Today's editorial notes that there are limits to what government should do to assist local folks unhappy about utility construction projects:
Should government ask more of utility companies that install necessary facilities near residential areas? Yes, with an asterisk.
This issue is hot right now because two utilities, the Grand Strand Water & Sewer Authority and the Horry Electric Cooperative, need to install new infrastructure near fast-growing residential areas. The construction -- the water tower in process near The Farm subdivision in Carolina Forest and an electrical substation to be built near the Wynbrooke subdivision -- would benefit these new residents.
The authority is building the water tower on International Drive to ensure that residents of nearby subdivisions have adequate water pressure at peak usage times. The cooperative wants to build the substation to ensure that the new subdivisions in the Collins Creek area of southern Horry County have enough power for peak usage times.
But some new residents don't appreciate the utilities' efforts in their behalf, for an understandable reason: Water towers and electric substations are not exactly things of beauty.
The water tower looms over the houses in The Farm located closest to International Drive. Residents say they had no idea the tower would affect their views until construction began recently.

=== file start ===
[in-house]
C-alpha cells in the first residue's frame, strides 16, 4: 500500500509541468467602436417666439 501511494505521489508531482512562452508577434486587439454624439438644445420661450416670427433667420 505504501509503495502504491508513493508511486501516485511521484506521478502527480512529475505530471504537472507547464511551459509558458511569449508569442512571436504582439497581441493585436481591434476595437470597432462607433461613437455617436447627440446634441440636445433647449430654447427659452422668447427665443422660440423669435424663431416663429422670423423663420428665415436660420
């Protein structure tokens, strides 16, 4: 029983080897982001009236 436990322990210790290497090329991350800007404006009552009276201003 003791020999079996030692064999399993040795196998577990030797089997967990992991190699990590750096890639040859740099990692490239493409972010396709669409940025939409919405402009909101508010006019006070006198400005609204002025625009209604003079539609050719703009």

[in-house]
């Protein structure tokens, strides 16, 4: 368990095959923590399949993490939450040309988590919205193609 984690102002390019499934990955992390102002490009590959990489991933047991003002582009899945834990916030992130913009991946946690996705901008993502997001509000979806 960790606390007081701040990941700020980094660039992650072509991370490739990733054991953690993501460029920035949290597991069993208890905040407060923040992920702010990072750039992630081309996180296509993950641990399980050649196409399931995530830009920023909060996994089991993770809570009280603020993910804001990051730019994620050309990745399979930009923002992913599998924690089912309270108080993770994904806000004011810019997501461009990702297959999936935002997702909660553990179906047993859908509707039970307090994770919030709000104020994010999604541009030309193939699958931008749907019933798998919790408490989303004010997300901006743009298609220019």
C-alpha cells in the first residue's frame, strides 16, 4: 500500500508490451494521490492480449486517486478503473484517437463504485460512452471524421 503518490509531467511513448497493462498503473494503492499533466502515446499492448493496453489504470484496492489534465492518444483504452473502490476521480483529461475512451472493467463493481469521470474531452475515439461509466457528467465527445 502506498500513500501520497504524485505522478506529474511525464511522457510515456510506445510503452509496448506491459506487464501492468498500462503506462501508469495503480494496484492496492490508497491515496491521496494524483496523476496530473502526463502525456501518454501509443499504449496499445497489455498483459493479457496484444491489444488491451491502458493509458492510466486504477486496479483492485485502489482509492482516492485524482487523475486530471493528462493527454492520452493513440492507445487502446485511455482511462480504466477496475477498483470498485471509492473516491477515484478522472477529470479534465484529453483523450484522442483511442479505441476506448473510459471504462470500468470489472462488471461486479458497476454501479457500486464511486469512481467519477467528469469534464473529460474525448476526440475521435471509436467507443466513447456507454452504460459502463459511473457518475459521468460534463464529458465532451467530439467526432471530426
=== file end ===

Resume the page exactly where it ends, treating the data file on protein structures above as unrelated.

Horry Electric has not begun construction of its substation but has approval to do so. Wynbrooke residents are upset that it will be located at S.C. 707 and Tournament Boulevard - right in their lines of sight.
In both cases, residents want someone to "do something" to restore their diminished expectations of an idyllic new life in coastal South Carolina. But were some level of government to stop the projects, their expectations would be diminished in other ways - trickles from faucets in the case of The Farm and neighboring subdivisions, and periodic electric brownouts and blackouts in the case of Wynbrooke and adjoining subdivisions.
Government should ensure that residents know what new infrastructure is coming and that it be as visually unintrusive as possible. Here's the asterisk: Government, however, must not alter utilities' ability to construct such facilities.
State law does not require utility companies to go through a formal public-review process if their projects receive approval from a state agency - as happened with both the water tower and electric substation. That law needs modification to ensure that residents affected by a project are informed about its effects - positive and negative.
County Council, meanwhile, should require utilities to include buffers, such as trees or berms, in their infrastructure projects. Such a rule would not materially add to such projects' costs. Utilities can and should shield their facilities from the views of nearby residents - to the extent possible.
Beyond those changes, however, residents should have no recourse against the utilities. Water towers, electric substations, sewage lift stations and other infrastructure have to go somewhere near the homes they're built to serve or else they won't work. Such construction works ultimately to residents' benefit.